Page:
Over the last few years when out in public with my dog I have witnessed people doing questionable things to their own dogs or handling behavioral situations in a way that make me cringe. For the most part I do not say anything since at times in the past things got a bit heated, particularly at dog parks where people and dogs can be in close quarters.
This past weekend I was walking my dog at a street fair called the Iris Festival that happened to be just a couple blocks from where I live. It was a beautiful day and an easy way to enjoy the sunshine, fresh air, and give Buster Boy a break in his boring routine as of late. I ran into two situations while there that got me thinking of all this.
The scene was a bit chaotic. The streets were full of people, rides set up and running in the middle of the street, a tent with a band playing off of one side and many people with dogs, children running all over the place. Lots of loud noises. For dogs, it is sensory overload. Something like this makes dogs tense, on edge. For dogs with fear issues, it can be traumatic.
Buster I believe is rather de-sensitized to all of this. The loud noises do not bother him, and in a crowd he cannot focus on one person and does not feel threatened. Outside of a crowd, if one person is walking on the street toward him, he gets nervous and starts lunging. In the crowd children are coming up and petting him, and he is fine, but none the less I am always aware of my surroundings, I have him on a short leash that keeps him close to me, and I stop and pet him and praise him frequently to keep him relaxed, and I am relaxed. If I am relaxed, he is relaxed. If we encounter another dog I just keep walking and more or less keep his attention on me. That is how I handle it. Unfortunately that is not how most other people handle it!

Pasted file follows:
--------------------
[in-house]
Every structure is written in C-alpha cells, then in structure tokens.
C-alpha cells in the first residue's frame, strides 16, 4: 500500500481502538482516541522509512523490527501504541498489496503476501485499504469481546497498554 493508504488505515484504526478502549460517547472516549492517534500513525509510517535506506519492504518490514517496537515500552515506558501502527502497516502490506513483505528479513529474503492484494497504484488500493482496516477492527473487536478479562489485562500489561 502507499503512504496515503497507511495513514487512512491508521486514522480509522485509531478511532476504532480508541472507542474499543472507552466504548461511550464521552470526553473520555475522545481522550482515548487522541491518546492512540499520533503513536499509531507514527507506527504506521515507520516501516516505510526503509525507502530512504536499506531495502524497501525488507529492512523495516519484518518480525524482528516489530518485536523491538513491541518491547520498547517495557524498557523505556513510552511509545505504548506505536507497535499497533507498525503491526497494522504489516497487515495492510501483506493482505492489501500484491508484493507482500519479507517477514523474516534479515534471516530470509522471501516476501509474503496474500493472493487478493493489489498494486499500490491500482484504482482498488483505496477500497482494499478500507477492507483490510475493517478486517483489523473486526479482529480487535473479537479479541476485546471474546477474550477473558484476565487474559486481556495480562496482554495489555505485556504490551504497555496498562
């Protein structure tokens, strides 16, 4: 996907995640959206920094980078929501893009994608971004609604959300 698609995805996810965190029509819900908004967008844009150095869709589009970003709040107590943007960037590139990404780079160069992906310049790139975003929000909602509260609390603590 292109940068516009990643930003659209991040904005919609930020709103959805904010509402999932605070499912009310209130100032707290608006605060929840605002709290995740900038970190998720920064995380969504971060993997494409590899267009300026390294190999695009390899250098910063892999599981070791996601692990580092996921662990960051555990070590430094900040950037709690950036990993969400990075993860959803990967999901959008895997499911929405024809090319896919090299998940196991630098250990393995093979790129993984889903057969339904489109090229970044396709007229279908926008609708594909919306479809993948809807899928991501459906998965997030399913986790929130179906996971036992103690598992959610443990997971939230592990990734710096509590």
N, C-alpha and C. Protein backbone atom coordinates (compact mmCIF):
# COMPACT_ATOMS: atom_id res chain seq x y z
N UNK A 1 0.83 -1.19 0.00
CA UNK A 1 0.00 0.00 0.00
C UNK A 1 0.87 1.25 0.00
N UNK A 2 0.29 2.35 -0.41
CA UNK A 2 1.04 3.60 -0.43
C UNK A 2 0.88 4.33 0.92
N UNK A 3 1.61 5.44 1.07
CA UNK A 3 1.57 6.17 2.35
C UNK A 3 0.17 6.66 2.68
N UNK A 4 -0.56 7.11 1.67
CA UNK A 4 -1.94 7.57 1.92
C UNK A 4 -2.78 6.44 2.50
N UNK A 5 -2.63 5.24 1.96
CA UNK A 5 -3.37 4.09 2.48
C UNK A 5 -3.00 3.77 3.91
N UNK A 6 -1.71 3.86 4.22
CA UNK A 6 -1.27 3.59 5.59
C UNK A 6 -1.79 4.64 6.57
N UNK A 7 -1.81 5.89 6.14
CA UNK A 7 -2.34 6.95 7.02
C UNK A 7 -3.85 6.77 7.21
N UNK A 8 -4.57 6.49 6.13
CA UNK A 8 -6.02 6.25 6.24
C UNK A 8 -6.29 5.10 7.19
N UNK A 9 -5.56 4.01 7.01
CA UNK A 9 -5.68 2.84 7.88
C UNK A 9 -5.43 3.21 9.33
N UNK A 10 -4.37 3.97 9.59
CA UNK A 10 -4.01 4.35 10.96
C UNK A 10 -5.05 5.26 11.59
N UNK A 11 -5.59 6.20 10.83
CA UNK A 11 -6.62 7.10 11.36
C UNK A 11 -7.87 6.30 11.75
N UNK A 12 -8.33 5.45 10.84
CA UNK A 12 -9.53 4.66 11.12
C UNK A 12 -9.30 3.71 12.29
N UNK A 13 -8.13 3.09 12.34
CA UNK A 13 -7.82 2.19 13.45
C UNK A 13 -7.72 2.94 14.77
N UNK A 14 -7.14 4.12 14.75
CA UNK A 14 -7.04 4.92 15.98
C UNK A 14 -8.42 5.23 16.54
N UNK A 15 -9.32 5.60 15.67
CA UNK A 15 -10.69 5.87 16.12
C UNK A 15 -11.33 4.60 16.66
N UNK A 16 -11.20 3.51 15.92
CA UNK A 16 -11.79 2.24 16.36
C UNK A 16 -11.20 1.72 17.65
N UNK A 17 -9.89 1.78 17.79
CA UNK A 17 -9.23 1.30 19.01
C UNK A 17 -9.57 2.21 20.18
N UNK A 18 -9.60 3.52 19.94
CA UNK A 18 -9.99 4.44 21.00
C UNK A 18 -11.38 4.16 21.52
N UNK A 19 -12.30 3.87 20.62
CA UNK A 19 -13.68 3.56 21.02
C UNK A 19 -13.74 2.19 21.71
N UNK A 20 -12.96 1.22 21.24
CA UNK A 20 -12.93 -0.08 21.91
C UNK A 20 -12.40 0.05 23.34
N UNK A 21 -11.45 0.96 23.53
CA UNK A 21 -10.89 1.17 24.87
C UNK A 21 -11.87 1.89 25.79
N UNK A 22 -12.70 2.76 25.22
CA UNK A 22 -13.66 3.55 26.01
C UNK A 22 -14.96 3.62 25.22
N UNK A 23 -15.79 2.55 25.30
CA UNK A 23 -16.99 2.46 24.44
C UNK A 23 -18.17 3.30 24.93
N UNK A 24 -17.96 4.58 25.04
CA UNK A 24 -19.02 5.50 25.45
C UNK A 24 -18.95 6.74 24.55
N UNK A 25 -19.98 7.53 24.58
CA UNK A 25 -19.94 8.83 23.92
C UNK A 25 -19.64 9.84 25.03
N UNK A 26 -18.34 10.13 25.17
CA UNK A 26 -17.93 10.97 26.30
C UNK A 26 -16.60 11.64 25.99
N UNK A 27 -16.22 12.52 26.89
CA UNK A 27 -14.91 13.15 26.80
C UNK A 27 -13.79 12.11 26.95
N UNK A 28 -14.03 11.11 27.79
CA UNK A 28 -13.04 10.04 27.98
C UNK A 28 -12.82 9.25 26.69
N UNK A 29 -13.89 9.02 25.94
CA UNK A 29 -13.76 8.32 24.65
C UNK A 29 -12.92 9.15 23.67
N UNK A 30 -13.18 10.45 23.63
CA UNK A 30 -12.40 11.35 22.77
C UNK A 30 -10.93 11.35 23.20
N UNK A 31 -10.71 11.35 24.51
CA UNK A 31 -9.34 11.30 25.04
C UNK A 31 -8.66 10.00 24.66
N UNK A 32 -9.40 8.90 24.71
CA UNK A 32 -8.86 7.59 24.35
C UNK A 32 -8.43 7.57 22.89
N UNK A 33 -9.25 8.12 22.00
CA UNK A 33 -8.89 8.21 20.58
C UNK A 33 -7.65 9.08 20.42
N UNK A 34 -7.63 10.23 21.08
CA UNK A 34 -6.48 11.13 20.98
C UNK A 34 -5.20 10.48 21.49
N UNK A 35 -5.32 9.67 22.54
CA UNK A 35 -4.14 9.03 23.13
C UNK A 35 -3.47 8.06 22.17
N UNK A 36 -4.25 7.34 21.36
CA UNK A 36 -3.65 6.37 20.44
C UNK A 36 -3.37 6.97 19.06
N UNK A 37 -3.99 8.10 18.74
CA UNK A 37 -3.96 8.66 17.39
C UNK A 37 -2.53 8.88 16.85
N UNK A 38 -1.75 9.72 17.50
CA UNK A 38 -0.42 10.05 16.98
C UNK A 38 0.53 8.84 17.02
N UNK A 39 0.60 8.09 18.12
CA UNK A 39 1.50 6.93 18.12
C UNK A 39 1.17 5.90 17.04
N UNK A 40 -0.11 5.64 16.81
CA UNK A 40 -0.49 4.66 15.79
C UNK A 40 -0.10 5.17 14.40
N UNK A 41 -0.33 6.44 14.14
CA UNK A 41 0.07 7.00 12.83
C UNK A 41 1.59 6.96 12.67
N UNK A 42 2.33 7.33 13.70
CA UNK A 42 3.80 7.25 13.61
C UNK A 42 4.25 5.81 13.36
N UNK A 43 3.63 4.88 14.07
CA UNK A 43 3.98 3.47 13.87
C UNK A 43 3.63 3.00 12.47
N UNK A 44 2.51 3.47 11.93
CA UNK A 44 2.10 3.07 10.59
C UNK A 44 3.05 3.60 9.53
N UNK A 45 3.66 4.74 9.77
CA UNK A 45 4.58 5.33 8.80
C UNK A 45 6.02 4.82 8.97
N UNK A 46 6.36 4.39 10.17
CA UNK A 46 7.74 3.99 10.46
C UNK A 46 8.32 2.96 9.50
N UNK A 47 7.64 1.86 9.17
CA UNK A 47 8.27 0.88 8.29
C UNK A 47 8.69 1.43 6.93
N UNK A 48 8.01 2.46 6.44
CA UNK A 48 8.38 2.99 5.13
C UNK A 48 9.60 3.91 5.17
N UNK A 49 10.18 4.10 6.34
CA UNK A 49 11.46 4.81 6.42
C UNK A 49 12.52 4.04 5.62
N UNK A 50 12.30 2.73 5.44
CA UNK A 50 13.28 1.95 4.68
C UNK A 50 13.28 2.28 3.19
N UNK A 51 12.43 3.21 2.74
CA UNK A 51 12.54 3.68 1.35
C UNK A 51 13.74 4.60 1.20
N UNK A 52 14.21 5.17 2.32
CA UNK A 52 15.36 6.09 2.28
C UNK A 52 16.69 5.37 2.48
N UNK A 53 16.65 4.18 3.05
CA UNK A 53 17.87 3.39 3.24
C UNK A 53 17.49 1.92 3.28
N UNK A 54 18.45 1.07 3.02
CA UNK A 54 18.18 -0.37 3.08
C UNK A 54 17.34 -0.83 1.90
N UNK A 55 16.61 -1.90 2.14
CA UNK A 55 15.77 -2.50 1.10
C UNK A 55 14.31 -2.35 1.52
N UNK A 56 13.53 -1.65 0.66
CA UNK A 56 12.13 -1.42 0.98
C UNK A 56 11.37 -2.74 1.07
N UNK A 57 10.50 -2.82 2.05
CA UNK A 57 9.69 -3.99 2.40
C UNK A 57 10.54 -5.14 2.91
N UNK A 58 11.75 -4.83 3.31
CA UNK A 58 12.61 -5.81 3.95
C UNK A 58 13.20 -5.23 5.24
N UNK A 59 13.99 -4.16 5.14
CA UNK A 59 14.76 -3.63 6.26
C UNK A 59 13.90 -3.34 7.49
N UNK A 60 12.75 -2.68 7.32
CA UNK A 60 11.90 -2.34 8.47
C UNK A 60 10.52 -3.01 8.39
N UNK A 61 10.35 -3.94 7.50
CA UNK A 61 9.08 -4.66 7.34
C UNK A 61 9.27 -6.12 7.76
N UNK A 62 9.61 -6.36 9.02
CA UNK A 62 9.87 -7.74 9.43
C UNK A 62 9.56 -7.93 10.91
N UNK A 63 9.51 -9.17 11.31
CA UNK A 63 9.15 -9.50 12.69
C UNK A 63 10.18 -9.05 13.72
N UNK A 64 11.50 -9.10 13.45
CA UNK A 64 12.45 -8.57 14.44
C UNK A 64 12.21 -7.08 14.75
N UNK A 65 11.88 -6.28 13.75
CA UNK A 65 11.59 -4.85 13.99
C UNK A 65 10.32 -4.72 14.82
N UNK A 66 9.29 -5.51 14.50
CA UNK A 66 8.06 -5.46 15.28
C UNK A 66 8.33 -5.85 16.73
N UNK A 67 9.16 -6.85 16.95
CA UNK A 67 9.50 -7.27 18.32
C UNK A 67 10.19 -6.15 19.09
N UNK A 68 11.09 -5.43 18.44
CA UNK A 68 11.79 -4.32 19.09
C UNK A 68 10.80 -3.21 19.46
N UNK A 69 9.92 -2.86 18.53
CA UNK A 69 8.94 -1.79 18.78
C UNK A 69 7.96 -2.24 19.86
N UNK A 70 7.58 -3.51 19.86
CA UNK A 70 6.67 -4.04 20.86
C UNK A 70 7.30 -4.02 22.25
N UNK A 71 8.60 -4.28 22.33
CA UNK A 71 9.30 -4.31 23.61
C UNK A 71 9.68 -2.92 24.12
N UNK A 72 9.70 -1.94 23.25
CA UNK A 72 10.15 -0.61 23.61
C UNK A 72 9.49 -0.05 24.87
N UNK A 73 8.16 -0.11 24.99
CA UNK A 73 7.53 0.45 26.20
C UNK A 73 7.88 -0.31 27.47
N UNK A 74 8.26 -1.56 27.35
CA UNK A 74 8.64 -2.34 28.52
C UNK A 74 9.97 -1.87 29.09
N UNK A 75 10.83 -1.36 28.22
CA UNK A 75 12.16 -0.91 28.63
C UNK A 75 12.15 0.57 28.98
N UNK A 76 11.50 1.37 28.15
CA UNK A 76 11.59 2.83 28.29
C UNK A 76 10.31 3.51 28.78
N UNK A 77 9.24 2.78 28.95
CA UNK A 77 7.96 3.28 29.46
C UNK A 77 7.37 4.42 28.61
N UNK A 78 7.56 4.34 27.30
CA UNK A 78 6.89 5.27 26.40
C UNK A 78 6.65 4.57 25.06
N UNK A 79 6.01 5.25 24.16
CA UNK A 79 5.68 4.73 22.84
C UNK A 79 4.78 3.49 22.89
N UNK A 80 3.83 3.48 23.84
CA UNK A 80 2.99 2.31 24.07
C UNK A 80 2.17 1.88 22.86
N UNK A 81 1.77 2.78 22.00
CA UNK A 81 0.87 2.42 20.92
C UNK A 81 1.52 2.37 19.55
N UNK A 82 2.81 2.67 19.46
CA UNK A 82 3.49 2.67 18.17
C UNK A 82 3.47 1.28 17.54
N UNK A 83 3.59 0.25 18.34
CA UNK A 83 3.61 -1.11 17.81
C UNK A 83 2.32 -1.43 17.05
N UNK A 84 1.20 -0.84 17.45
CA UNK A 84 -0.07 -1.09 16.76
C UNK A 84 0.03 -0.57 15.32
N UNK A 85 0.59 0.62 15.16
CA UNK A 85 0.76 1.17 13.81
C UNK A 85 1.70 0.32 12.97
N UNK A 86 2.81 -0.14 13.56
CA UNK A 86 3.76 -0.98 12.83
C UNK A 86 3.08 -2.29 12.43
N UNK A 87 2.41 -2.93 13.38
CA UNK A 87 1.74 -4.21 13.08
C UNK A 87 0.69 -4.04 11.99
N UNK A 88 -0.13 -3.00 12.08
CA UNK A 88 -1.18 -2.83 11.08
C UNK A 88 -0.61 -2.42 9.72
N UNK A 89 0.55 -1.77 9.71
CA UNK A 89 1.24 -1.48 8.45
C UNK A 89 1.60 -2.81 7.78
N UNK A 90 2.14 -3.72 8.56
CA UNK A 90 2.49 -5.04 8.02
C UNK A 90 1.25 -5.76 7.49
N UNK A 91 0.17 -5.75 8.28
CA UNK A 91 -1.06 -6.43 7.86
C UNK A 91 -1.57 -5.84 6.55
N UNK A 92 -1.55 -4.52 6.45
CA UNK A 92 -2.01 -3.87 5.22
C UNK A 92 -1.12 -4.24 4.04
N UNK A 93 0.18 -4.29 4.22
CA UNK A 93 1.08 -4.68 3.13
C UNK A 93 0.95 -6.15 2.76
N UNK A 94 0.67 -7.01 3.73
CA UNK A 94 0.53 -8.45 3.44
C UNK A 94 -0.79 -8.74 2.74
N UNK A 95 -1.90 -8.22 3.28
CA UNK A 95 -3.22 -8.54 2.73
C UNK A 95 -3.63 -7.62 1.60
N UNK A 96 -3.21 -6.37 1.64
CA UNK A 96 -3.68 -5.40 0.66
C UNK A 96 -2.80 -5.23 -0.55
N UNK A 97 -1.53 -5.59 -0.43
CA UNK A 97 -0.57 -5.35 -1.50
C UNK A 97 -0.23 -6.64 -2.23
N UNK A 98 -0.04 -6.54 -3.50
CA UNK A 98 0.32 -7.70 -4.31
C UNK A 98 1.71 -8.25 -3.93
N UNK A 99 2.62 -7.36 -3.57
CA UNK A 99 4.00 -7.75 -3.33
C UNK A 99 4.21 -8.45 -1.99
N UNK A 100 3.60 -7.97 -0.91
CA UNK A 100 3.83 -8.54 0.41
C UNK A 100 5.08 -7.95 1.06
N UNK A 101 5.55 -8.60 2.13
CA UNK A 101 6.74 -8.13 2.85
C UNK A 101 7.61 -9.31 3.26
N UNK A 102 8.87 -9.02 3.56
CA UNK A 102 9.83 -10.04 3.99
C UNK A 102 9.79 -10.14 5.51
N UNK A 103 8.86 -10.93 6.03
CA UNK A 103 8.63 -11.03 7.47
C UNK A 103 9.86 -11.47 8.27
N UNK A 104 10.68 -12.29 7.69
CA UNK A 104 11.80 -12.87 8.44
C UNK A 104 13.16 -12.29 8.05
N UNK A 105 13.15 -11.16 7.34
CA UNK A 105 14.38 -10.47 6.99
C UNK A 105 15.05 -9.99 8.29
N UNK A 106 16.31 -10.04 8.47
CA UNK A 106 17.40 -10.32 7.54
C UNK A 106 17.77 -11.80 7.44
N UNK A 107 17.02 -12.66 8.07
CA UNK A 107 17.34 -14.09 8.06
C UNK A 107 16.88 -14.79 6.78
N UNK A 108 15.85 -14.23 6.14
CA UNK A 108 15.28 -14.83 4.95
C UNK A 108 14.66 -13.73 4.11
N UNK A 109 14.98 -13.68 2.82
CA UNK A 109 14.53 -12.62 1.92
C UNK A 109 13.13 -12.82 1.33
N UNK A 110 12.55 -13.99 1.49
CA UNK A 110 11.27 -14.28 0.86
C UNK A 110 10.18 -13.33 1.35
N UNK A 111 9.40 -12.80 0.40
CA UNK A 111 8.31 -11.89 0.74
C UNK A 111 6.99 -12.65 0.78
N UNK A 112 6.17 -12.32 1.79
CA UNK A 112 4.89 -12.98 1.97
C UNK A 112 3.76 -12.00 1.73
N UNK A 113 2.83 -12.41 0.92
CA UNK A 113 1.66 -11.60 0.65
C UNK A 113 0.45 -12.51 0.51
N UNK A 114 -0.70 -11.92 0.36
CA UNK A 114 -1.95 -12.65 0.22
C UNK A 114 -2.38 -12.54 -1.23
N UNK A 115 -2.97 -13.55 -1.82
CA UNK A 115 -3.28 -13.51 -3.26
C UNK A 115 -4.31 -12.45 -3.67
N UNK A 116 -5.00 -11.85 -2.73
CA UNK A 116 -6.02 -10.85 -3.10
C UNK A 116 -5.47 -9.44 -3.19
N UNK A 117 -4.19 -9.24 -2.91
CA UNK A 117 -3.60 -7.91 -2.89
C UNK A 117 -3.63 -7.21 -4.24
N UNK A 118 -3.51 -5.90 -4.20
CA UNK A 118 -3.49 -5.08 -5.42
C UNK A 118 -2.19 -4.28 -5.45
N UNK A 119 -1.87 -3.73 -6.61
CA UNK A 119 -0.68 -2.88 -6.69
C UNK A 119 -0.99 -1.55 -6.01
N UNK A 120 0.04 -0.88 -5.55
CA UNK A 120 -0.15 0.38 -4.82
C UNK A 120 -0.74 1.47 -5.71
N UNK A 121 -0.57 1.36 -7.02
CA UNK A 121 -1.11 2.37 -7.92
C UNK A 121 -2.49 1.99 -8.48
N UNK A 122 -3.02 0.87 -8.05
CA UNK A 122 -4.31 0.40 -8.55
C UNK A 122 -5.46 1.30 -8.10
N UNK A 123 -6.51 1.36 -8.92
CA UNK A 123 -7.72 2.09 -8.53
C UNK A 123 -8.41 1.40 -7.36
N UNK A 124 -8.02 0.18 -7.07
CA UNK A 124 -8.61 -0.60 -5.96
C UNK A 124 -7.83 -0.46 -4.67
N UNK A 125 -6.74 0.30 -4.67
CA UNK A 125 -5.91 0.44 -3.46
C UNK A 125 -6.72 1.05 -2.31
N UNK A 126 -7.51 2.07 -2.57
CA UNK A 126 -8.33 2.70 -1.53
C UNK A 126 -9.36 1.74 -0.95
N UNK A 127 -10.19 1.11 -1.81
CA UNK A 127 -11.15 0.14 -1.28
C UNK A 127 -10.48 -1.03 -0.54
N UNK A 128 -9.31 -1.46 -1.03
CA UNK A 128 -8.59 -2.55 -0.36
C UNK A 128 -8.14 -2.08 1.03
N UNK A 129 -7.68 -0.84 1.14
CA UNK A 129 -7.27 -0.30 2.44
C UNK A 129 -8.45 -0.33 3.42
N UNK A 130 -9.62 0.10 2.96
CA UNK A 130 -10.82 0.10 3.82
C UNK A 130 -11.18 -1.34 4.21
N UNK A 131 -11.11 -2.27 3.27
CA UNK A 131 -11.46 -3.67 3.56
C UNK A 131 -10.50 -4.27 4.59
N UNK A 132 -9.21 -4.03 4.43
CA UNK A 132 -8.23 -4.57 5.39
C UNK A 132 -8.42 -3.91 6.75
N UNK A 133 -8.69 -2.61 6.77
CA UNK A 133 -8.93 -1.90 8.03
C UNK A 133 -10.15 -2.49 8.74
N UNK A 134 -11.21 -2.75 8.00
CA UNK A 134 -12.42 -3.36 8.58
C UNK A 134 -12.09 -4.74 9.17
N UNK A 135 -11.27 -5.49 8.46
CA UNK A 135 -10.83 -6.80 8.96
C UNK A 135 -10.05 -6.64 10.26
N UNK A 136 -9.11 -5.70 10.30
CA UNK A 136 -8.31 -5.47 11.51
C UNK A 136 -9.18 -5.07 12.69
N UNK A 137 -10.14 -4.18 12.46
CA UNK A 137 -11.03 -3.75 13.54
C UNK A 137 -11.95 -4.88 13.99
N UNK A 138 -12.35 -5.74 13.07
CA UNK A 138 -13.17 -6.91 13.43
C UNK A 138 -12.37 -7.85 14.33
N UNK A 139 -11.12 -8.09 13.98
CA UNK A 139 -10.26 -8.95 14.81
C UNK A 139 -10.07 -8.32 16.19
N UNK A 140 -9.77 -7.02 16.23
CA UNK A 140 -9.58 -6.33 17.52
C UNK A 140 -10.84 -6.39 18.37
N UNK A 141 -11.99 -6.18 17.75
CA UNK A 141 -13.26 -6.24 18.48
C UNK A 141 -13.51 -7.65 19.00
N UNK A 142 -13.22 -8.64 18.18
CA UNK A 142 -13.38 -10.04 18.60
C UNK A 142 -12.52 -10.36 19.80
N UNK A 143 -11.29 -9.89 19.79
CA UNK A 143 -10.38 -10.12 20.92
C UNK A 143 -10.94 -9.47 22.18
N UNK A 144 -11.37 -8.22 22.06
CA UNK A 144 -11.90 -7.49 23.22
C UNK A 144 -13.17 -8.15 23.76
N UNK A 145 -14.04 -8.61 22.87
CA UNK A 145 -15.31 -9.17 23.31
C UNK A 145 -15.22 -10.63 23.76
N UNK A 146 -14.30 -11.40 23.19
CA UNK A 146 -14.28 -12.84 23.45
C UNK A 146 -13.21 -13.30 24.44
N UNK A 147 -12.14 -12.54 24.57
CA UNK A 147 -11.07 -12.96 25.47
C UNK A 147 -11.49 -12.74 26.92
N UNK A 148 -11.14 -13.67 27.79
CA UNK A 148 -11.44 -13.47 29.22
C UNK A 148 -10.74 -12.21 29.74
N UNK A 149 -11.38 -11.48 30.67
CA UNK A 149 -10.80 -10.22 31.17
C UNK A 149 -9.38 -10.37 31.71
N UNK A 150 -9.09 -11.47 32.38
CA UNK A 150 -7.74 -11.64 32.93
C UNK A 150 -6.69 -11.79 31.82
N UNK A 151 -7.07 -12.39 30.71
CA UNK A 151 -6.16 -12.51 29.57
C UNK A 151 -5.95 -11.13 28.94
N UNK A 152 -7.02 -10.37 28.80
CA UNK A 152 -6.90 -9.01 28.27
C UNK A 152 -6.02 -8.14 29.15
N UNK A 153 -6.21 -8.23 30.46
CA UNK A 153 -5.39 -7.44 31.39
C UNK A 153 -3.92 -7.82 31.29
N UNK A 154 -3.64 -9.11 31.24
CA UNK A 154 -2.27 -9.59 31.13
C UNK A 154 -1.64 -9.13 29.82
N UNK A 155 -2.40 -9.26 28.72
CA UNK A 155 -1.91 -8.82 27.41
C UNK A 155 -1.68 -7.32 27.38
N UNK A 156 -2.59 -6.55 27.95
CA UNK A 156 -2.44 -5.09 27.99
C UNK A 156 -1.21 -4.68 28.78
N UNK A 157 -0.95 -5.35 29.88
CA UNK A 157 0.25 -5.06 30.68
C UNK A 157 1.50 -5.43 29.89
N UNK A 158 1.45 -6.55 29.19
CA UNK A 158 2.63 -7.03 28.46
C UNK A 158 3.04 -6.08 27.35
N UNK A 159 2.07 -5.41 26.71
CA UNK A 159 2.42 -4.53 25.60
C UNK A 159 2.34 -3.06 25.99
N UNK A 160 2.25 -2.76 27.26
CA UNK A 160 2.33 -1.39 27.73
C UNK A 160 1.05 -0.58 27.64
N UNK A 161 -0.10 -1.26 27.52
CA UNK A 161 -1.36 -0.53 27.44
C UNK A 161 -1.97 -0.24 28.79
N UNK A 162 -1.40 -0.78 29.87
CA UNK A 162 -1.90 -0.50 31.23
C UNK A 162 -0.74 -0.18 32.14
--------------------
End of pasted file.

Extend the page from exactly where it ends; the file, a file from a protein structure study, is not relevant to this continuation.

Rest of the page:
Two situations arose. One was just rather annoying and the other disturbed me. I will start with the annoying circumstance.
As I am walking down a crowded path that has booths along each side, I walk by a tiny little five pound dog that goes ballistic. He is charging my dog barking snarling and looking like a crazed, blood thirsty fuzzy rat! I just keep walking, and the dog follows still in a rage. Buster is growling but otherwise not reacting. Meanwhile, it becomes obvious the dog is on a very long leash, at least 20 feet, and the young woman instead of running out and grabbing her dog, or pulling in her dog, is JUST WALKING WITH ME! People around us are just laughing and making stupid comments, (which is actually common when a small dog is being aggressive- people think its funny.) If the woman was saying anything to her dog, I couldn’t hear it. So I had to turn and walk in a different direction to get away from this situation where the other dog owner was doing NOTHING. As I was leaving I could hear the woman say in response to someone in an annoyed sounding voice, “it is what it is.”
At no point was I concerned about my dogs safety or the other dogs safety, but the actions of this clueless woman, just really annoyed me. It is because of the inaction of little dog owners like this woman that little dogs have a reputation of being yappy, nippy, and aggressive. It is not the dogs fault. It is the people who have no understanding of dog behavior or training and react by doing nothing.